Dynamic Host Configuration Protocol (DHCP)

A protocol is a set of rules used to determine how computers on a network communicate. The Dynamic Host Configuration Protocol (DHCP) is a protocol commonly used to automatically generate an Internet Protocol (IP) address and other configuration details, like the Domain Name System (DNS) server address, subnet mask and default gateway to client host computers connecting to a network.

Dynamic Host Configuration Protocol Dchp

Before it can connect to a local or internet network a computer, or any other device, needs to be properly configured to communicate on the network. With DHCP the configuration takes place automatically instead of manually, and as a result DHCP is often used with numerous devices that connect to networks, like computers, smartphones, servers, etc.

An Internet service provider (ISP) may utilize DHCP to assist customers in joining their networks. In addition, there are numerous home networking hardware, such as broadband routers, which also feature DHCP support to conveniently link home computers to local area networks (LANs).

Through DHCP a computer can access an IP-based network without a previously configured or permanent IP address. The DHCP provides centralized control by automatically allocating dynamic IP addresses to devices, like computers and printers. DHCP provides increased speed and flexibility by releasing and renewing the IP addresses whenever devices leave and re-join the network. In larger networks there may be a dedicated DHCP server.

There are many additional advantages to using DHCP. DHCP provides IT with an automatic resource that can quickly and easily add new clients to a network. DHCP reuses and reallocates IP addresses among numerous devices, according to use, which can significantly reduce the amount of IP addresses required throughout the network. It can also reconfigure DHCP server’s IP address space without reconfiguring each client device.

DHCP Clients & Servers

In the DHCP environment, a DHCP server must be established with the correct network configuration parameters. Within the parameters there exists a pool of available IP addresses (also known as the scope), subnet masks, and the name server addresses and network gateway. Any device that is running the DHCP client software can automatically claim the settings from DHCP servers whenever needed.

Any device that utilizes the dynamic addressing is known as a DHCP client. When a DHCP client is booted, it is assigned an IP address retrieved from the pool of available IP addresses. This IP address is then assigned to the device by the DHCP for a specific period of time known as a lease.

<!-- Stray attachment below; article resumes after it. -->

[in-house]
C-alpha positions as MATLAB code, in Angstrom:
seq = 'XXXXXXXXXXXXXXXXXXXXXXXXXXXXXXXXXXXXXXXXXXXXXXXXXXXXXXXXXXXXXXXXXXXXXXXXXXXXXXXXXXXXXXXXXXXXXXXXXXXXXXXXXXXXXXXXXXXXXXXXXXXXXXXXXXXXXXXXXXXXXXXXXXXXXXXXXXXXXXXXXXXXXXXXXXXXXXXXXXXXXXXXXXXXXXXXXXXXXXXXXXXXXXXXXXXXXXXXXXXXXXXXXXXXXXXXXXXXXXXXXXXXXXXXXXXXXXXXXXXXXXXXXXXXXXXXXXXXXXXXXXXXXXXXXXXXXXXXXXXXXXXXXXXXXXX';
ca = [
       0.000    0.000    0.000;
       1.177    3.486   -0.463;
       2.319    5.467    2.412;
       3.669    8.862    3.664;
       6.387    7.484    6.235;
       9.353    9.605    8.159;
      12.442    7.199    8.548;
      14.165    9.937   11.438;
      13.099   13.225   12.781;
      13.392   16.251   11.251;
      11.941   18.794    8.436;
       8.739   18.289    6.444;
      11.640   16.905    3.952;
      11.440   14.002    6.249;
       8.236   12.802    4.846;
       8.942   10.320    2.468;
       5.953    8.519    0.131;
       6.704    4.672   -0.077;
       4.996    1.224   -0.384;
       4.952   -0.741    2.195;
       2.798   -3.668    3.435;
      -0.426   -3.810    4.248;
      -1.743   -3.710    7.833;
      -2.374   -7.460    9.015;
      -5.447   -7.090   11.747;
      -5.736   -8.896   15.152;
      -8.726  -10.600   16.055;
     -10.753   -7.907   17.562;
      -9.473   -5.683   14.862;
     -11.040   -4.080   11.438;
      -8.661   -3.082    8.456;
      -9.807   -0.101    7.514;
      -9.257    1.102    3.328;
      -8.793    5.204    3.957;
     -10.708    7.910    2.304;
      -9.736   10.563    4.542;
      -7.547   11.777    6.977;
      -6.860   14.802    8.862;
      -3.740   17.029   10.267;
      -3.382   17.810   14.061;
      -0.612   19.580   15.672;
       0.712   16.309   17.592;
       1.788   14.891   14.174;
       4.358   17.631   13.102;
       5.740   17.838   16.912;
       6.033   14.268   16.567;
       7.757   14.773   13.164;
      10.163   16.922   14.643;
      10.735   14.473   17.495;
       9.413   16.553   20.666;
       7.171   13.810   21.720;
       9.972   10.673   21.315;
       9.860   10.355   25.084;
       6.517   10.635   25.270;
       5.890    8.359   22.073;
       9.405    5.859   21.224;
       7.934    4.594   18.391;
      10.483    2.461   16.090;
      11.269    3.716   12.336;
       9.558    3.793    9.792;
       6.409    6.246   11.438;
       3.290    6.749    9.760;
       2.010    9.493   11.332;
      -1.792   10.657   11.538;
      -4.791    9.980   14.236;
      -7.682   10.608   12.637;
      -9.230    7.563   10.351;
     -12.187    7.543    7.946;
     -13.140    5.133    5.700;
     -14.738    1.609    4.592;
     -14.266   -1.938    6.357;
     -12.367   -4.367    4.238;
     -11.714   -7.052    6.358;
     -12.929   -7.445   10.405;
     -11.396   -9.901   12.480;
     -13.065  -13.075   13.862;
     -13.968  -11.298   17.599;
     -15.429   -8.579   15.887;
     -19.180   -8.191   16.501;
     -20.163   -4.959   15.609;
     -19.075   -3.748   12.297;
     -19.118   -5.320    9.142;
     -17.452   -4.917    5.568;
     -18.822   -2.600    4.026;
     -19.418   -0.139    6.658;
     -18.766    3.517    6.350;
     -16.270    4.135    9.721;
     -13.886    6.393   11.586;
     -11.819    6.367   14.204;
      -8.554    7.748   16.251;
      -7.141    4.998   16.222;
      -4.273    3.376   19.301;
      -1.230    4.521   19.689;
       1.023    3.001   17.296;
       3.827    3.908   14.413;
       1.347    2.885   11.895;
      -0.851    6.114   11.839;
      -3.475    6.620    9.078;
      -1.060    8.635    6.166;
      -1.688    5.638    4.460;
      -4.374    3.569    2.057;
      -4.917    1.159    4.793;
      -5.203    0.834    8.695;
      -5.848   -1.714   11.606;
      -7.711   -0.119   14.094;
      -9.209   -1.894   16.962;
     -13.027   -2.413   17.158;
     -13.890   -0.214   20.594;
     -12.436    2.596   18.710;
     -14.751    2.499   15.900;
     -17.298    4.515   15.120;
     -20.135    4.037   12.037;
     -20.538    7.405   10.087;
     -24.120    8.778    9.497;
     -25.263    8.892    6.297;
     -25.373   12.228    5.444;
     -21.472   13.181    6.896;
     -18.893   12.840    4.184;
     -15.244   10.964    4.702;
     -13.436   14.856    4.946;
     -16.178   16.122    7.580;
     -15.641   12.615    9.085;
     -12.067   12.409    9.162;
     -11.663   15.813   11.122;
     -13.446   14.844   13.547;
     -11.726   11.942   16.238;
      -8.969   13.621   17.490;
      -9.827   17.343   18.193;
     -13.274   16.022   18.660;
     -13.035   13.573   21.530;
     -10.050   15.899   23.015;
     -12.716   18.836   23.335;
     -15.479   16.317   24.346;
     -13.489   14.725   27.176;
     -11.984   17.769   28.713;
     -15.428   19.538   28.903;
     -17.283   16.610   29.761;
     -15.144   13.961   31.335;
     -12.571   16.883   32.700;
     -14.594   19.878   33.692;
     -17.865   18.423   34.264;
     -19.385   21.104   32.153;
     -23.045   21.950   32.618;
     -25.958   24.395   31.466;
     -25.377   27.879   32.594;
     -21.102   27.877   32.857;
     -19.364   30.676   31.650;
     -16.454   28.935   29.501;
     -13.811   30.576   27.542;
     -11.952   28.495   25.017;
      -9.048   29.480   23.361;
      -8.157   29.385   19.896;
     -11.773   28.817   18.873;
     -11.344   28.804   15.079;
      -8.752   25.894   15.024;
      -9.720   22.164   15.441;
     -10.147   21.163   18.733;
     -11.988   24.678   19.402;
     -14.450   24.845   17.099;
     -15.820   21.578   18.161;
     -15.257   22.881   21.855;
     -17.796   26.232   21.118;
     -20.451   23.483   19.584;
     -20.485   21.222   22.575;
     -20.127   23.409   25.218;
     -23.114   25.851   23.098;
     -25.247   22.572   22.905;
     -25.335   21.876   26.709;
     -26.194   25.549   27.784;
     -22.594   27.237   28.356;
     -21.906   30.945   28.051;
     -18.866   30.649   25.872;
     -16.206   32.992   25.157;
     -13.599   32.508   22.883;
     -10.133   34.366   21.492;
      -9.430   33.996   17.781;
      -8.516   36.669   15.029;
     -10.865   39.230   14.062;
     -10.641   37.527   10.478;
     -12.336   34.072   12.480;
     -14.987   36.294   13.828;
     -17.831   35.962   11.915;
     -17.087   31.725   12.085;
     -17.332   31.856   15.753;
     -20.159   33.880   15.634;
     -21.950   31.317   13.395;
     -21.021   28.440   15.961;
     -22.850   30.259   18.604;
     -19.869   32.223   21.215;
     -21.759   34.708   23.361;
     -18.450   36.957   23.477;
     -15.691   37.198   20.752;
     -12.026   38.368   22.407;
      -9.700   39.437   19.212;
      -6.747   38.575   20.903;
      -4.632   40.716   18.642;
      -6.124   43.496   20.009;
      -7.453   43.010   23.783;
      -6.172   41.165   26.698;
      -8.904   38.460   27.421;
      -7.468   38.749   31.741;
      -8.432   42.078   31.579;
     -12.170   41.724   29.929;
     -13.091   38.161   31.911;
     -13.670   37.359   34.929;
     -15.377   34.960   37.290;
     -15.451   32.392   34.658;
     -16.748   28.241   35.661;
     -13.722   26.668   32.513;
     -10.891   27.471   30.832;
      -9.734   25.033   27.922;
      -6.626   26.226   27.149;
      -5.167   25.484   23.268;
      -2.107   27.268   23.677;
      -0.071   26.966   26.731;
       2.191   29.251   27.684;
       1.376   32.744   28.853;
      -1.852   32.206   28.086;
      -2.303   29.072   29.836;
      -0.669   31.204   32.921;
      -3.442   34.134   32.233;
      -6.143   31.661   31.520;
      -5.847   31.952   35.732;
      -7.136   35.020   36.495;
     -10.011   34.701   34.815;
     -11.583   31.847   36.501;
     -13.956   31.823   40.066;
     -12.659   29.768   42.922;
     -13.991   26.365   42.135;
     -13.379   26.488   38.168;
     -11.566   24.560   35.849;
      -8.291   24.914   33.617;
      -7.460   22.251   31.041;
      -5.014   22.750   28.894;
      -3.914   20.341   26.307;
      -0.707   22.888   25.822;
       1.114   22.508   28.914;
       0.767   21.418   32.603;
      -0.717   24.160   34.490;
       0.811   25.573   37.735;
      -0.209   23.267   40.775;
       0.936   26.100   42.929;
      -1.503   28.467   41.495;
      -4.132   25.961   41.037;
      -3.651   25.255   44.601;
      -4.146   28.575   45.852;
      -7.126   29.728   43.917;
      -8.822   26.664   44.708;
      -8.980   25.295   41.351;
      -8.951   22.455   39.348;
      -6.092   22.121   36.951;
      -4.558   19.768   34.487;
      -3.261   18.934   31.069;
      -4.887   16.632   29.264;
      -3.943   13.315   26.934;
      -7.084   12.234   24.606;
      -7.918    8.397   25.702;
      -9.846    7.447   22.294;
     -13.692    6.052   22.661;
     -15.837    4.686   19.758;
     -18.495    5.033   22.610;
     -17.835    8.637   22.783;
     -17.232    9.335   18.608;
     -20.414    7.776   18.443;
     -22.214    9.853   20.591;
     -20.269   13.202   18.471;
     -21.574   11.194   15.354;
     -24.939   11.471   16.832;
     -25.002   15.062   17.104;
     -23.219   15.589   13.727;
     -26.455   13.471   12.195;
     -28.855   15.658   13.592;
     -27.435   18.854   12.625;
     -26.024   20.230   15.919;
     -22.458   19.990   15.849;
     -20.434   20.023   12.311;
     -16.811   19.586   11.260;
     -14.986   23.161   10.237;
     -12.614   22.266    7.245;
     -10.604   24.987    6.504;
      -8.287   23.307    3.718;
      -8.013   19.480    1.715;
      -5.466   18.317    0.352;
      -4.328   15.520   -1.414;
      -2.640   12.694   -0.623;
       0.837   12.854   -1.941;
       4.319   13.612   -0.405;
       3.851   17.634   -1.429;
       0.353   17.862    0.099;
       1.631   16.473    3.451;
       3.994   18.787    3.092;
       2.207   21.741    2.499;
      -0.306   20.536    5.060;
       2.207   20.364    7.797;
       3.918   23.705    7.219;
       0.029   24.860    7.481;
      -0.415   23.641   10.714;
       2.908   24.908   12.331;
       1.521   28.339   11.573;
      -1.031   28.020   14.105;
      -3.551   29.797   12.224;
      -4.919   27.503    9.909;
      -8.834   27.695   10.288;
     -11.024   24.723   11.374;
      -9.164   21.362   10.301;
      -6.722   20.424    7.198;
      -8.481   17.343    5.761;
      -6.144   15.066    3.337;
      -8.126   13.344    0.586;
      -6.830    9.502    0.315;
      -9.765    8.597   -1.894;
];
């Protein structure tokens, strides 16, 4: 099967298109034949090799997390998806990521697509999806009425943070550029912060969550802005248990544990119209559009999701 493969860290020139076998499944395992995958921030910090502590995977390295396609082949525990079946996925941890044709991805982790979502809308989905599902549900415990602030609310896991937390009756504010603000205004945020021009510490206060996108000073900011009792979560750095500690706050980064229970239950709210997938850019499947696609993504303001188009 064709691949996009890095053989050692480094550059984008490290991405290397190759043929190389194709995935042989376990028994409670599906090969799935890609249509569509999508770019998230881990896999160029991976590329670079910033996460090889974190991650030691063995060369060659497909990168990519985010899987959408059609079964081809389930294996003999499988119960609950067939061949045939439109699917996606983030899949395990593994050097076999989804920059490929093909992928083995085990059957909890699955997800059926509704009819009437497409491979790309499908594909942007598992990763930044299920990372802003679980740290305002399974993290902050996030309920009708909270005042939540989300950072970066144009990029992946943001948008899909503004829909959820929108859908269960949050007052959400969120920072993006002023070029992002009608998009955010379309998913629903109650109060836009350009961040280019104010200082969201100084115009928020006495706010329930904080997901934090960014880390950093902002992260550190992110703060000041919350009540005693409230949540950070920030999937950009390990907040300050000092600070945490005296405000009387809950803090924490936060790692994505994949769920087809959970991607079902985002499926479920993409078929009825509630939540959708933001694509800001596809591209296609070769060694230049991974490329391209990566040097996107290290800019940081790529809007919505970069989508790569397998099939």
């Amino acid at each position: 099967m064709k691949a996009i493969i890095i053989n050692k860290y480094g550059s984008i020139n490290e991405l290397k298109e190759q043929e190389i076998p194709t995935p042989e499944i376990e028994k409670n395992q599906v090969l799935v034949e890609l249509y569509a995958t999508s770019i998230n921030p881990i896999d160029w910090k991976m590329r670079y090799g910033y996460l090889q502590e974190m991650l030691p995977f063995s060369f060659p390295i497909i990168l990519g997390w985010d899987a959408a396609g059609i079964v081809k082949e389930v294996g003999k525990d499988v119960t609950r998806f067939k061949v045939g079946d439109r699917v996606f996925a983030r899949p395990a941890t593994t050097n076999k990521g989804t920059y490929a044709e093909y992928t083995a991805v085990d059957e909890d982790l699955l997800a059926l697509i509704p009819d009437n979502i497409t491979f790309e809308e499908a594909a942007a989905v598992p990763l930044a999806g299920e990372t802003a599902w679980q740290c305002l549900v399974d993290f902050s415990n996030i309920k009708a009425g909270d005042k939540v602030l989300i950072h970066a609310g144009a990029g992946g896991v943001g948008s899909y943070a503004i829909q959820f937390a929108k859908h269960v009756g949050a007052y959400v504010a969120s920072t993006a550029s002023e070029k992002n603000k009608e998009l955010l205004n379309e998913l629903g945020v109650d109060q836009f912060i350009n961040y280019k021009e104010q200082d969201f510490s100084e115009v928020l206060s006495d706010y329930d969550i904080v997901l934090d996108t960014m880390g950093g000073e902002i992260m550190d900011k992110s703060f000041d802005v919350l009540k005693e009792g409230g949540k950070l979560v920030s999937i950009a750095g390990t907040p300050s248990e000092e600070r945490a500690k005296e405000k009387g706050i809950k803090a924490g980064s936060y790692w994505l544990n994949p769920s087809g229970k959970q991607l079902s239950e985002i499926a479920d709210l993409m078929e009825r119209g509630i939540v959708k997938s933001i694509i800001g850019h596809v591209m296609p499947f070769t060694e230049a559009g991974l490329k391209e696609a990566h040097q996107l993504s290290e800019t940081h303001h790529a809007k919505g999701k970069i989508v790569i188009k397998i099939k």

Leases and Reservations, APIPA

After about half of the lease has been utilized the client will attempt to renew the lease. If the renewal is not authorized the client will try again before the lease ends. If the client still does not obtain a new lease it will attempt to contact a new DHCP server. If the client does not renew the lease it returns to the address pool.

DHCP also supports Automatic Private IP Addressing (APIPA). When selected this allows computers running certain versions of Windows to configure their own IP address and subnet mask if a DHCP server is not available when the system starts up. The APIPA feature is beneficial for clients located on smaller private networks, like a small-business office or home office.

How does DHCP work?

A DHCP server and client host communicate using what is known as the DORA principle:

1. DISCOVERY: A DHCP server listens for all client hosts on the network that do not have an assigned static IP address and are broadcasting their request (discovery) to the DHCP server. 2. OFFER: After the DHCP server detects a discovery request it responds with an additional message offering its services. 3. REQUEST: When the client receives the offer from the DHCP it will send a request for a network address and additional information such as the DNS and default gateway. 4. ACKNOWLEDGEMENT: Next the DHCP server replies with the configuration data for the client to access the network.